“I’ve got to figure that even if they go out of state for college they could come back and feel like they had a connection in the industry,” she said. The addition of the Maker’s Faire at the Open House is more inclusive to adult education; it acknowledges that a portion of the workforce is self-employed and self-taught. LaRiviere explains that the center hopes to make its resources and facilities available to a wider audience. “The Maker Movement is about democratizing creativity and giving anybody who wants to make something a spot to do it,” she said.
“There was a point where woodshop and metal shop and all that stuff, that was just part of growing up in high school,” said Karpak. “It didn’t matter if you were going to college or if you were going right into the workforce or somewhere in between.” Over the years that vein of programming was cut, and Middlebury was not exempt from those cuts, Karpak explained. Woodshop, metalworking and making education in general transitioned elsewhere. “But people still have the desire and the need to create and be inventive,” he said.
Another goal of the Maker Faire was to assess community support for the creation of a more permanent ‘maker’s space’ in the career center or another location in downtown Middlebury. The space would be accessible to residents and students of all ages in Addison County. “Maker’s Spaces are really cool,” said Jake Burnham, an Engineering and Architecture Instructor from Cornwall, Vt. and another member of the group working towards the creation of the maker’s space. “They are what our primary education should be based on. Maker’s Spaces are just little creative engines that provide the freedom to explore with materials and tools.” Burnham emphasized the importance of experiential learning in the success of education and maker’s spaces to facilitate that.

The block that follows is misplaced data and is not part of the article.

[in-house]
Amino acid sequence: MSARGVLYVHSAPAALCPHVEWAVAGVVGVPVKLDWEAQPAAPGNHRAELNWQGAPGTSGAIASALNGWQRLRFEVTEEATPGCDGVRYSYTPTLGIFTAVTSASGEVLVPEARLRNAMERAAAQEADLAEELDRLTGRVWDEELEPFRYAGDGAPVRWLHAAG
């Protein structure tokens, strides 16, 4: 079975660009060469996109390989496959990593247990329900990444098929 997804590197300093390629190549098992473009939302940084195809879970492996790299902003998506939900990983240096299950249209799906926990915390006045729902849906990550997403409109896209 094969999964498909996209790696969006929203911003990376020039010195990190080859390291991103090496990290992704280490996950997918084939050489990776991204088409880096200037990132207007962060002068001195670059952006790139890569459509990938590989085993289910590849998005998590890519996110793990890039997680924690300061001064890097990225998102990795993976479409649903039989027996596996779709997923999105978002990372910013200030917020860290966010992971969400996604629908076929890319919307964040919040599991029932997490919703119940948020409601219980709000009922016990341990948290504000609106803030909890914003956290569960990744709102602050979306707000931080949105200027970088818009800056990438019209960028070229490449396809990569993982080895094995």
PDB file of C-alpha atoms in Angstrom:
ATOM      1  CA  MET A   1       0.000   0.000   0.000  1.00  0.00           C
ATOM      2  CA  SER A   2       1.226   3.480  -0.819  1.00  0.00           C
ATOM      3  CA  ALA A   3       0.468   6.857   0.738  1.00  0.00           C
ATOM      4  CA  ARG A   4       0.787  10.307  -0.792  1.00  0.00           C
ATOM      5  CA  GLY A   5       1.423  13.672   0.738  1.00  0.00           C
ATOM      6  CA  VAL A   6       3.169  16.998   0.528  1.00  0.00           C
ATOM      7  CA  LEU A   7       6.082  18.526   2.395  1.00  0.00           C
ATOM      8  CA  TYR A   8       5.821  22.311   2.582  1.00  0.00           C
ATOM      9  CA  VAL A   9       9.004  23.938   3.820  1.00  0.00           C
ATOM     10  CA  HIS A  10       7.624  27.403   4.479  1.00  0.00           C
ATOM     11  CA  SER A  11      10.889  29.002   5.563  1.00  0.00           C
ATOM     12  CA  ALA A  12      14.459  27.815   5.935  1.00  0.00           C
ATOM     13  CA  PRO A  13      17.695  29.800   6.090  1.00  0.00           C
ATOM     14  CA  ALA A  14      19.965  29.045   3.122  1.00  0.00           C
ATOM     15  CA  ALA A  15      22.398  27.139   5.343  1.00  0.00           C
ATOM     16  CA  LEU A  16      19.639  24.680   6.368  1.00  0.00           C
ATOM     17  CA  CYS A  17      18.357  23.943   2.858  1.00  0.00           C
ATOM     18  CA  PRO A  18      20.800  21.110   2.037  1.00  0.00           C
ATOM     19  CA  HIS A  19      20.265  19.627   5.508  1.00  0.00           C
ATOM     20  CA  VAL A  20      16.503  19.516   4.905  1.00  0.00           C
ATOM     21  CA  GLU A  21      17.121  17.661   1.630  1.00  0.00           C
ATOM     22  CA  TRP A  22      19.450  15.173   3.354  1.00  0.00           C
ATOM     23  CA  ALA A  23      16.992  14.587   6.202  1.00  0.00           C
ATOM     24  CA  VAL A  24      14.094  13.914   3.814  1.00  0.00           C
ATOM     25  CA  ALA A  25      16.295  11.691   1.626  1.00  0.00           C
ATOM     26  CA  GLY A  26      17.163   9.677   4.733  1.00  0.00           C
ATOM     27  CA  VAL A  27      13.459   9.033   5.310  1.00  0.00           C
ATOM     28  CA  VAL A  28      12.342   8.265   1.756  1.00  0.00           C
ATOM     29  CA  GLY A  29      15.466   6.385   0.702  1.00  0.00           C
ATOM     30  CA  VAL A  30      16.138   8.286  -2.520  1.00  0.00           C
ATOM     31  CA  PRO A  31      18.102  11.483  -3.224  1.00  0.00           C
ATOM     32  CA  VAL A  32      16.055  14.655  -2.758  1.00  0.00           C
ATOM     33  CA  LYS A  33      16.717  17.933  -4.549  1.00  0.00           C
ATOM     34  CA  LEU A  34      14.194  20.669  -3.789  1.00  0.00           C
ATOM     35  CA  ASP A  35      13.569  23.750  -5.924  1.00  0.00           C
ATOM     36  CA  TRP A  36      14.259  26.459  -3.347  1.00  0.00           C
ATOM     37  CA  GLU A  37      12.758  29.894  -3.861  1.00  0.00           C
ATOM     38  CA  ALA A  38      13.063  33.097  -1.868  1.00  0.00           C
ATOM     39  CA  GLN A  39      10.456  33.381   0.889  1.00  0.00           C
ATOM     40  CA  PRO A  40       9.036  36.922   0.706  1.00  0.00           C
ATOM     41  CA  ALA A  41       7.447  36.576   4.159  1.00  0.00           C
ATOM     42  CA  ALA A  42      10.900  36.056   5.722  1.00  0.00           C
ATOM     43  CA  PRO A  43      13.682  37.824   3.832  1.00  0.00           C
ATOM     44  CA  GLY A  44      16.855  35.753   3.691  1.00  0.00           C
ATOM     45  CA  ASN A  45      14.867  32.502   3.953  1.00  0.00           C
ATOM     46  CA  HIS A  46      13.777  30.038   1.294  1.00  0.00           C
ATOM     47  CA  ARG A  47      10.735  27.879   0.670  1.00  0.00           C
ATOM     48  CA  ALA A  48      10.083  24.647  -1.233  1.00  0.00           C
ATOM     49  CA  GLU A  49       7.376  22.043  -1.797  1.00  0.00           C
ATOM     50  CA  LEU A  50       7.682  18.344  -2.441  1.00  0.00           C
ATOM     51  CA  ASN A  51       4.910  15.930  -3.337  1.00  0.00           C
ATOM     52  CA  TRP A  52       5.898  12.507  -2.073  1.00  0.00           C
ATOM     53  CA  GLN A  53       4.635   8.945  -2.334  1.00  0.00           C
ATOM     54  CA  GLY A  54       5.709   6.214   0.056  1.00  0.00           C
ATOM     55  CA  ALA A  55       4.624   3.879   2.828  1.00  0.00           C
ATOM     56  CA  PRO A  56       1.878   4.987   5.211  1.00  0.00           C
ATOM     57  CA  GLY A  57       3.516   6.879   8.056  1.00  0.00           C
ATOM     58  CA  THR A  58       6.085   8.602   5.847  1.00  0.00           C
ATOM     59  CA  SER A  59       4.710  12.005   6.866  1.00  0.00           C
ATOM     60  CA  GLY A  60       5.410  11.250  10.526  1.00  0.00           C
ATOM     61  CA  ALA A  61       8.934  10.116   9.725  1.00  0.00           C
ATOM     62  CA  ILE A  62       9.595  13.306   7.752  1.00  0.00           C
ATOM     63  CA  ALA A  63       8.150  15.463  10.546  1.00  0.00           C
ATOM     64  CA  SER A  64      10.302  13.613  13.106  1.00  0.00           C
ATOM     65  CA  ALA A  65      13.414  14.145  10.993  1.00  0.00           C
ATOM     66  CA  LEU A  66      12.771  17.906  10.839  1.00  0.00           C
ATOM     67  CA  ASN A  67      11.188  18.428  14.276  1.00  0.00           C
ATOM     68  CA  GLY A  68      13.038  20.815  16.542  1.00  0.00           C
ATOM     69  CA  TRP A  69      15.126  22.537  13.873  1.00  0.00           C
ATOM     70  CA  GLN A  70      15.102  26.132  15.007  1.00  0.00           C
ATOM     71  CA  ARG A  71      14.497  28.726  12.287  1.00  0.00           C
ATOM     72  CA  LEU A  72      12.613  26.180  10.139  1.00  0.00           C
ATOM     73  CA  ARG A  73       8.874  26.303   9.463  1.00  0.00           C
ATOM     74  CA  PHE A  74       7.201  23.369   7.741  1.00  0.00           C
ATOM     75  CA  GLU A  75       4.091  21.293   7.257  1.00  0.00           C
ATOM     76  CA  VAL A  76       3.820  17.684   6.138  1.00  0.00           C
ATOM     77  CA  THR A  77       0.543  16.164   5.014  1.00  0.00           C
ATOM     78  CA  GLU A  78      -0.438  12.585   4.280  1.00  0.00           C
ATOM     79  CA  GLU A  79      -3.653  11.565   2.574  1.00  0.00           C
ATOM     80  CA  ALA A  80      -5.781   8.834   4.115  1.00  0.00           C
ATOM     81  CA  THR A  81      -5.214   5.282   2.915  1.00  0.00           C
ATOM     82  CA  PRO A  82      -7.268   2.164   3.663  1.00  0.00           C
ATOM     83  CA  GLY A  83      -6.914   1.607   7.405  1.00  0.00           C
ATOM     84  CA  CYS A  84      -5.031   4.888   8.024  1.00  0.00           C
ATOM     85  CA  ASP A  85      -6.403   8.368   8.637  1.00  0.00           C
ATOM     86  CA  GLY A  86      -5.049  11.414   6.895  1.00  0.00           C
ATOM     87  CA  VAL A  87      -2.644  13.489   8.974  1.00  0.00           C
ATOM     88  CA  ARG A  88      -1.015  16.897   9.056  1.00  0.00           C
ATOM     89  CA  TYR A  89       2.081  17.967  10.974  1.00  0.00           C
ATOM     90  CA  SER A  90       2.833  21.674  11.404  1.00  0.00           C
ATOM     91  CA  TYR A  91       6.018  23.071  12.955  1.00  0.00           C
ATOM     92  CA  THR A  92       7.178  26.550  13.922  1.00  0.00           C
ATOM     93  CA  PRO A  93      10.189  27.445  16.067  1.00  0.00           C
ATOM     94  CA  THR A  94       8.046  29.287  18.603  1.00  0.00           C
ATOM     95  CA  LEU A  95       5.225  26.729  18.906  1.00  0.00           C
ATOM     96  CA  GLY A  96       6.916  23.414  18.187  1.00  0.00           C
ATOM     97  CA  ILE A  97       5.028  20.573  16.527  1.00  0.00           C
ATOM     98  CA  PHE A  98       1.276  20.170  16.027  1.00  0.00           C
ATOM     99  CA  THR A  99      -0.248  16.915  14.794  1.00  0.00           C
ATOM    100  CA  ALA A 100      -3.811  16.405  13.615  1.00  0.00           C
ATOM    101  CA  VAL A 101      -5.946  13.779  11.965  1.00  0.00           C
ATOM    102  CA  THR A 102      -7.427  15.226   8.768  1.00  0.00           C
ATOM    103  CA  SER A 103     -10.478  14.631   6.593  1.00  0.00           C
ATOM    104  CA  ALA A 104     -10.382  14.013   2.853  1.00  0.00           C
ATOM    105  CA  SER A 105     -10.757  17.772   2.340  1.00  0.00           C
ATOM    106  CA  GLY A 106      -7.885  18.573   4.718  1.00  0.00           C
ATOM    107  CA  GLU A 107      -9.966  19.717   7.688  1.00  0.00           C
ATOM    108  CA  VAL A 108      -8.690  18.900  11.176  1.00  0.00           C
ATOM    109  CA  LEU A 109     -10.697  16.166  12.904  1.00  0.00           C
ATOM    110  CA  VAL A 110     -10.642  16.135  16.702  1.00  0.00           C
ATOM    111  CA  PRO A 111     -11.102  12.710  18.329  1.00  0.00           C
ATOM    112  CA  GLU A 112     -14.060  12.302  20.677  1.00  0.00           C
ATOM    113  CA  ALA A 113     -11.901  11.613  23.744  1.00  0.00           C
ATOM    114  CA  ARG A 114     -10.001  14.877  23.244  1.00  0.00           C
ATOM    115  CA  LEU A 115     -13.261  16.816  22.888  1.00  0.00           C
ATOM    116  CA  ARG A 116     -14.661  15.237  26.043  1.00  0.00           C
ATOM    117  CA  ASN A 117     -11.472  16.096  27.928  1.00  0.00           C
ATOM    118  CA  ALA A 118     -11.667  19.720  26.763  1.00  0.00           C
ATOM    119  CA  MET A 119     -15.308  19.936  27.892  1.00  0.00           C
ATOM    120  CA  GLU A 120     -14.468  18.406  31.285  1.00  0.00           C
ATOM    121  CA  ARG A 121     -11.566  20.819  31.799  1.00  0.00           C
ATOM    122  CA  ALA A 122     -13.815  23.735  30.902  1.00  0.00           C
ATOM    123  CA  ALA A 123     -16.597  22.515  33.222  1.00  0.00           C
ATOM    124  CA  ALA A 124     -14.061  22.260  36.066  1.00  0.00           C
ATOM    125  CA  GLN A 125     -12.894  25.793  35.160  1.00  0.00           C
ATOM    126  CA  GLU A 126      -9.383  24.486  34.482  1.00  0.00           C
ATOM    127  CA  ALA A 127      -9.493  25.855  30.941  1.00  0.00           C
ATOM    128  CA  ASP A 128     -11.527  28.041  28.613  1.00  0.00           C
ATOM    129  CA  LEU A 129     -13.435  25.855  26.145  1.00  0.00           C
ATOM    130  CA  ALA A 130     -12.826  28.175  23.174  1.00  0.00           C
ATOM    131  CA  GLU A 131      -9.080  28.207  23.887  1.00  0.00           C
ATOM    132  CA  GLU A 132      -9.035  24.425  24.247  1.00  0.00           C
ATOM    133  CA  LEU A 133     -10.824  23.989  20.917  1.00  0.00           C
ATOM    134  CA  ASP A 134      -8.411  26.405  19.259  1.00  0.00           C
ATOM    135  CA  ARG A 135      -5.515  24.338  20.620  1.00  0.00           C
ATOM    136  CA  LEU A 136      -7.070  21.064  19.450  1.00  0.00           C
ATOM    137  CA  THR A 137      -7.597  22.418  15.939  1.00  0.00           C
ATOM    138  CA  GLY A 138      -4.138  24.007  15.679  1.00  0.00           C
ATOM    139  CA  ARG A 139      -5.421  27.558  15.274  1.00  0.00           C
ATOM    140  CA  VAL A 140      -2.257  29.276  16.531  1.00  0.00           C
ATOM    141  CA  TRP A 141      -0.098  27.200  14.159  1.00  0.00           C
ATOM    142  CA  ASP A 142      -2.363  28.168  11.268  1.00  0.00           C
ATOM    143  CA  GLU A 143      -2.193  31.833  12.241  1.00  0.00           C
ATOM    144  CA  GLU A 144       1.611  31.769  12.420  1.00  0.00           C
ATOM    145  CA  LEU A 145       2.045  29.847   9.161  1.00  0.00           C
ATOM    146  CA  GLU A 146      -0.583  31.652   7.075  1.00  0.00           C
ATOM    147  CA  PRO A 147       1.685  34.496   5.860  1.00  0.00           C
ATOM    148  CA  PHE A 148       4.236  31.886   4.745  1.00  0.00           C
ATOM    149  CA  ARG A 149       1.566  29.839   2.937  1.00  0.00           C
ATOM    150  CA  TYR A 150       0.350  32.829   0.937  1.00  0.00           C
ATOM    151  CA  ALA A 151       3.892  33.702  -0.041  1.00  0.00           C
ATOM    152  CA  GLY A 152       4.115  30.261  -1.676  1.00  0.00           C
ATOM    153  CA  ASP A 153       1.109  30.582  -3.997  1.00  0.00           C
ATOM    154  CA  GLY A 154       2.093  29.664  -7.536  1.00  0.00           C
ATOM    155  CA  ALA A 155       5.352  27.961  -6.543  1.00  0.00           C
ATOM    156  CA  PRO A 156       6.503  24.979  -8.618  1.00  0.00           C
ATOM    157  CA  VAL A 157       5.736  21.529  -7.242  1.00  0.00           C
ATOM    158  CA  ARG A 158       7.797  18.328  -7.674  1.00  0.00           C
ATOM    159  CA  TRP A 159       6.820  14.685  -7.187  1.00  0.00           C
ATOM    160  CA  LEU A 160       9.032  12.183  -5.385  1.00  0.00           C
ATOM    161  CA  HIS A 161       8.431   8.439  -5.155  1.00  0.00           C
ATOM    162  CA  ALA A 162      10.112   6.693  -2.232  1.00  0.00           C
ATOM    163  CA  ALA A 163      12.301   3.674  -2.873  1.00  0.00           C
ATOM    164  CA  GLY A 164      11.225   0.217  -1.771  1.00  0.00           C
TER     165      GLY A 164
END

“The idea is that if we found a way to open the career center to the community so that they could understand what resources are in this building, said LaRiviere, “there would be a greater appreciation and potentially greater access for people to this building.”
Peterson reported in the Addison County Independent that the initiative has received a lot of support and is far ahead of schedule. Karpak is hopeful about the possibility of the establishment of a maker’s space. He believes that it would not only improve access to the resources that inventors and creators need to work but would also facilitate an exchange of ideas and innovative growth. “I think the community’s response has been and will continue to be largely positive,” he said.
Karpak hopes to see a maker’s space either at the career center or somewhere else in town within the next ten months and possibly a space open temporarily once a week within the next couple of months. “Vermont has an immense entrepreneurial spirit that lives in barns and garages. My hope and the reason that I got involved in this is because I think Middlebury has the capacity to retain what makes it unique and amazing.”
Learn more about the Hannaford Career Center and available programming and resources at http://www.hannafordcareercenter.org/.